The Nordic-folk trio Kaunan breathe new life into old traditional Scandinavian music, reawakening the ancient realms of pre-Christian folklore by drawing on ancient songs and tunes; odd scales; early folk instruments like the kontrabasharpa, the hurdy-gurdy, various lutes, the lyre, and the bagpipes; and the old Norse myths. After nine years of performing and collecting song material, Kaunan will finally release their debut album entitled “Forn” through the Norwegian label By Norse Music later this fall.

Kaunan is Oliver S. Tyr (Ger.), Boris Koller (Au.) and Göran Hallmarken (Swe). Oliver S. Tyr is the frontman of the well-known German folk band Faun. Boris Koller is a professional painter and composer who specializes in working with the old types of Nyckelharpa (the Kontrabasharpa, and Gammelharpa). He has contributed to numerous studio productions and concerts performed by various early music ensembles. Göran Hallmarken is one of the most outstanding hurdy-gurdy players on the Swedish folk and medieval music scene. The upcoming album features contributions by leading guest musicians such as Einar Selvik (Wardruna), Maria Franz (Heilung and Songleikr) and the Swedish percussionist Dhani Åhlman.

HMA: What are your backgrounds?

Göran: Early in my life, the medieval tunes struck me as something special. Although in my early years, I was also influenced a lot by the rock music, that I could hear through the wall of my brother’s room. Some singing in the local choir didn’t dilute the mix.

Boris: In the beginning of the 80s I recorded early music on tape from the radio. I never listened to pop or rock music. Without any music education outside the school, I began to compose classical music, some of my orchestral pieces were even performed in the finest classical venues in Vienna. With my first nyckelharpa (Swedish key fiddle) I began to dig deeper into Swedish folk music traditions.

Oliver: It is hard to find teachers or a school, for the weird old instruments that we play. Therefore I never studied music but had a lot of workshops with most folk musicians. Also modifying our instruments, to be able to create these old archaic sounds and scales, is another big part of our music.

HMA: How did ‘Forn’ come together?

Boris: Most of the tunes are simply traditional tunes, that I like to play on my kontrabasharpa, (the older type of nyckelharpa). Music usually played on the nyckelharpa is mostly from the region Uppland in Sweden. On the kontrabasharpa, I feel free to play old tunes from other Swedish regions and Norway as well. What I choose to play is a personal decision. I have a huge collection of sheet music and recordings from Scandinavian traditional music. It took me about nine years to find the right melodies, that fit the instrument, my taste and the approach of Kaunan. Then Oliver joins in with his instruments and later Göran.

Oliver: But we also began to compose songs on our own, following the old folk style. For example, Göran did a great job at our song “Elve Fert”, where he put an old Swedish poem into music, that tells about a knight who is seduced by elven ladies.

HMA: What kind of non-musical sources do you guys draw inspiration from in composing and arranging your music?

Boris: Language, but also language is part of the music. Then there are the stories behind the tunes and the fiddlers. All these narratives about the Näck, the devil, living conditions of those who took care of the tunes with old roots.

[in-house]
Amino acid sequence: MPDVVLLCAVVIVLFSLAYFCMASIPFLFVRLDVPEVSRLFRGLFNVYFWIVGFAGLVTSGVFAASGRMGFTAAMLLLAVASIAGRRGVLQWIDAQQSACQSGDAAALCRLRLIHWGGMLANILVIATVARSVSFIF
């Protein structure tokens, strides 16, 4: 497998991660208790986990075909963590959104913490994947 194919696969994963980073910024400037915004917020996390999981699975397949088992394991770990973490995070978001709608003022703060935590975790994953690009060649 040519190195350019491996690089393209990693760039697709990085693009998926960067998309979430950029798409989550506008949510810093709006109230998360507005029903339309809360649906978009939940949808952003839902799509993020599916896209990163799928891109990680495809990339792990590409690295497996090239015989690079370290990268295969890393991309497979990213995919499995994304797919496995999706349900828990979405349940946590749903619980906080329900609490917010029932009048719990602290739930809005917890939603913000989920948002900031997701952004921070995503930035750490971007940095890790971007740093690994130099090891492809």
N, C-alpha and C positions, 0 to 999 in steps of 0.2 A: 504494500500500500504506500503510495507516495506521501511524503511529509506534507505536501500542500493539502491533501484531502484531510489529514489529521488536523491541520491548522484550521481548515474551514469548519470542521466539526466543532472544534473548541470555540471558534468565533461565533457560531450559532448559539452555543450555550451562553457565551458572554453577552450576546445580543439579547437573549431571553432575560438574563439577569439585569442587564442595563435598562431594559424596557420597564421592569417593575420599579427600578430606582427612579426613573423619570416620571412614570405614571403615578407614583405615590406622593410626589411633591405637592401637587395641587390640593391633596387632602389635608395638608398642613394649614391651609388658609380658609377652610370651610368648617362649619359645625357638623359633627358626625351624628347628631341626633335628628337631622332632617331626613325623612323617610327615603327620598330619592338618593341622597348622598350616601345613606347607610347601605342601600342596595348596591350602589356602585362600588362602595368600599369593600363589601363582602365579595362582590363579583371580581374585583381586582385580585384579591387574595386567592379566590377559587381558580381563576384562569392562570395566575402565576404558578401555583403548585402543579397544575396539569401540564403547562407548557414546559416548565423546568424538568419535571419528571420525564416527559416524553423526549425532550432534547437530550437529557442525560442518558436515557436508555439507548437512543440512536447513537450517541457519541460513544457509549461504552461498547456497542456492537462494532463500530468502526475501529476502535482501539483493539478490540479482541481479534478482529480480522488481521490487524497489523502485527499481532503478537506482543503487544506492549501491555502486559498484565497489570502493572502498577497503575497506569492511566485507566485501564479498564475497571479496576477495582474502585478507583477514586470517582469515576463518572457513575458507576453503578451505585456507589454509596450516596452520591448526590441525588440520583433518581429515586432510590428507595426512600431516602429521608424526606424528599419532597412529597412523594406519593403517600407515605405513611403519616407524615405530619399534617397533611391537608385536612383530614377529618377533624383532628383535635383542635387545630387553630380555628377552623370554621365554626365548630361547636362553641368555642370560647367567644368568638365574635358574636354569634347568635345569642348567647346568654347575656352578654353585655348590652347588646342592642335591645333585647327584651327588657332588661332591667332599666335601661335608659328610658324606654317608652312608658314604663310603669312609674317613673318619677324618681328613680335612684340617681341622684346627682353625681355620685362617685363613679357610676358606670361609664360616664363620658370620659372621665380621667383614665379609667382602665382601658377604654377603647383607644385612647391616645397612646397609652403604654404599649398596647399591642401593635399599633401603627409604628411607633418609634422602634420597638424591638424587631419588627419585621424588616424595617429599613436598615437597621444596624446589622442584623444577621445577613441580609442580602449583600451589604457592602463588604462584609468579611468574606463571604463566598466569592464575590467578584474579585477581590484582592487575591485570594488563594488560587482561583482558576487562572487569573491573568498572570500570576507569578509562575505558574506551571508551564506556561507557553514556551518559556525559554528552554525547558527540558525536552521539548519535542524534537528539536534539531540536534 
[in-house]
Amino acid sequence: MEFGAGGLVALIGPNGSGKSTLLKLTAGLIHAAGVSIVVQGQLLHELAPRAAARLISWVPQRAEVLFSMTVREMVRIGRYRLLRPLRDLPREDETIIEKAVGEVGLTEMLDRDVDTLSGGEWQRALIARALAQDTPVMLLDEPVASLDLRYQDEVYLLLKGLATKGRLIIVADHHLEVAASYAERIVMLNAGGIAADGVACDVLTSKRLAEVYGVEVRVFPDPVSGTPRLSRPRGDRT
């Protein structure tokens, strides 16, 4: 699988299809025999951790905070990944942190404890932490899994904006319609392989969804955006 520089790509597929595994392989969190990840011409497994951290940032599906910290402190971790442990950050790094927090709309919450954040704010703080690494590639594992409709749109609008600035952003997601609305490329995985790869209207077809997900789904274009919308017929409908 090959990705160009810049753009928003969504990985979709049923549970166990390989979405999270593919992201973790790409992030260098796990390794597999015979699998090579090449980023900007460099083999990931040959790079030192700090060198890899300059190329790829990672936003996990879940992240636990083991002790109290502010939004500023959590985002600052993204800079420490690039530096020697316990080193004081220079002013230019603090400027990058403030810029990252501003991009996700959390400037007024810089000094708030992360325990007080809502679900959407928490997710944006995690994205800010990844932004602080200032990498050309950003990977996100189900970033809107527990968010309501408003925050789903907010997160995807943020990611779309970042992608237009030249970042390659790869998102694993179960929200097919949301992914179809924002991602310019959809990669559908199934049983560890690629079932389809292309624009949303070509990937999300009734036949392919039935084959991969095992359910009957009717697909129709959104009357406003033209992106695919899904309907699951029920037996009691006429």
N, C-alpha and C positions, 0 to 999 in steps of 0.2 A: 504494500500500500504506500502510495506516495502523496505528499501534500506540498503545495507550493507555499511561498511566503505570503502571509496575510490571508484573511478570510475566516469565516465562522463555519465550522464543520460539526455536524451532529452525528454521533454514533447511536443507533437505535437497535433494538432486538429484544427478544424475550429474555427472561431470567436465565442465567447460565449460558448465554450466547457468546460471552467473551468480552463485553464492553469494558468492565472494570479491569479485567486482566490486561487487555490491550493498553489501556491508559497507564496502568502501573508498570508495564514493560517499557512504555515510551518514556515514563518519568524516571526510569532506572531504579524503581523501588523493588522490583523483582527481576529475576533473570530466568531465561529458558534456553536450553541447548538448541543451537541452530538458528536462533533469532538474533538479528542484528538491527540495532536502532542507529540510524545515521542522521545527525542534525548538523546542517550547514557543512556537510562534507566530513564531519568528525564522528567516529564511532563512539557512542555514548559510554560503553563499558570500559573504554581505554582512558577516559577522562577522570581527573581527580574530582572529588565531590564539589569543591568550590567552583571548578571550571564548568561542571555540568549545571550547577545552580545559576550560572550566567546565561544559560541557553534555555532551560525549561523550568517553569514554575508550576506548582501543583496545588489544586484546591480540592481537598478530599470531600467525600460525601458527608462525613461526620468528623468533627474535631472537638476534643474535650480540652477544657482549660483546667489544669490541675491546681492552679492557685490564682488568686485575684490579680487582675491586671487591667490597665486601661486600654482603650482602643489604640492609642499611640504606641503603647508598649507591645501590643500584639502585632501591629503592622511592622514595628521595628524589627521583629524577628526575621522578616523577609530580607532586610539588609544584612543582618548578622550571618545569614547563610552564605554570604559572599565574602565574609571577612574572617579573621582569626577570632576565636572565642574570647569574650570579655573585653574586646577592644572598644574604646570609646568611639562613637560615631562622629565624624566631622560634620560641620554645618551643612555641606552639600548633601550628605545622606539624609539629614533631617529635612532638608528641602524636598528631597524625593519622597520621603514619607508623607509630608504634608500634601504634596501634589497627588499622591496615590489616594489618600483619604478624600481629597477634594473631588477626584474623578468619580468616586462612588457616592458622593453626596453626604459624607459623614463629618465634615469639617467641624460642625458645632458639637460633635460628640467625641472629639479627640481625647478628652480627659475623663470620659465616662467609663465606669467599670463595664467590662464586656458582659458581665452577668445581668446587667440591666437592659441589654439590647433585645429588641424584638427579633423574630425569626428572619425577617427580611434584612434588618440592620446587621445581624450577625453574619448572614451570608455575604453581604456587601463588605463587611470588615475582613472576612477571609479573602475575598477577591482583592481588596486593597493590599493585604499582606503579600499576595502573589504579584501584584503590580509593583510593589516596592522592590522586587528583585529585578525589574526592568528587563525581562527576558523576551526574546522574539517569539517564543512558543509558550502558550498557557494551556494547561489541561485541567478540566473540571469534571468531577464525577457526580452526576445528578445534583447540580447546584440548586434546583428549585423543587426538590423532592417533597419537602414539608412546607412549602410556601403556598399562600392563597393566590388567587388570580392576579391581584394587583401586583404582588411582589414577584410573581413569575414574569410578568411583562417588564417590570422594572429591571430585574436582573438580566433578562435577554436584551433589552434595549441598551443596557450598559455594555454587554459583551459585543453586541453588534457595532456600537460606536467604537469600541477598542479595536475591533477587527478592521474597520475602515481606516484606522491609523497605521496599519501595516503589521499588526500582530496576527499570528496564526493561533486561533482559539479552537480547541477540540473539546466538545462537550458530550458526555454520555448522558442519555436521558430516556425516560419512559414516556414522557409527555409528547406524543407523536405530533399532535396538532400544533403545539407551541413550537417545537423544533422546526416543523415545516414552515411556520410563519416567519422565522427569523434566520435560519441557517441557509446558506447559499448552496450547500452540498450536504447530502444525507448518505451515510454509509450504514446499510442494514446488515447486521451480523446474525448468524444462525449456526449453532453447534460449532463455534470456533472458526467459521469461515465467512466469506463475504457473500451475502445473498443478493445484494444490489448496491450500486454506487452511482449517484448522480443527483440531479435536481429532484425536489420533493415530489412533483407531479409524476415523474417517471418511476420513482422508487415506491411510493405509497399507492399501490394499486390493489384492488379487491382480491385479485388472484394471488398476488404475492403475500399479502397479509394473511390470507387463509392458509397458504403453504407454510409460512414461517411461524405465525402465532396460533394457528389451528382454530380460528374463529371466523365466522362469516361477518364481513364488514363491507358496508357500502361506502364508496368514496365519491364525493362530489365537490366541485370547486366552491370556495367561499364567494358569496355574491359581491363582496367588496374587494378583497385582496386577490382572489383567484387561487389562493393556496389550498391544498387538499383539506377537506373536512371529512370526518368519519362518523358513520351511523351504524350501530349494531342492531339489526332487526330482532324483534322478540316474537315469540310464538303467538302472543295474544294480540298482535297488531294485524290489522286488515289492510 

Oliver: With Kaunan we try to reawaken old Nordic myths. That means we dig deep into the old texts, but also spend as much time as possible in nature, at historical sites and on Viking markets. We work a lot with people who have a profound knowledge in re-enactment, history and rune magic. It is like a trade, these people love to have the right music around them and we get inspiration for our music.

HMA: How does your music sounds if you have to put it into words?

Göran: Nordic folk with a darker touch. Usually more base than the average folk music and more drones. Also, our old instruments give a harder touch to the melodies and sometimes it sounds like we use distortion, but we don’t. It’s the instruments themselves.

Boris: Nordic folk music without any arrangement. Straight on, hard, but no electric guitars were harmed. Since we play quite old tunes on old types of instruments, one could call us folk-musicians. But there are several aspects in the metal music and culture that we share: the lust for virtuosity, the intellectual approach and a very male energy.

Oliver: Like our name “Kaunan” that is linked to the rune “Kennaz” that stands for fire, the torch and a strong driving energy.

HMA: What is the last book you read?

Göran: Right now we are looking at some old tales from Sweden written down in the 15th century about two pagan brothers and their adventures. They steal a bride from her future husband by playing all members of the bridal feast, into a frenzy dance and then to sleep. By the use of a magic harp, they succeed to smuggle the bride away and hide her inside the body of the harp. Not many people know about this book and only a very few can read it. Luckily we have the best translator. But we still want to keep the title a secret.

Oliver: I just finished a great book with old folk tales from Lapland. These stories are filled with old folklore and magic. For sure some of them will inspire a song or two.

Boris: “Foucault’s Pendulum” (Umberto Eco). Fantasy and imagination shape the reality of fantasy. When a story is good, it has to be true.

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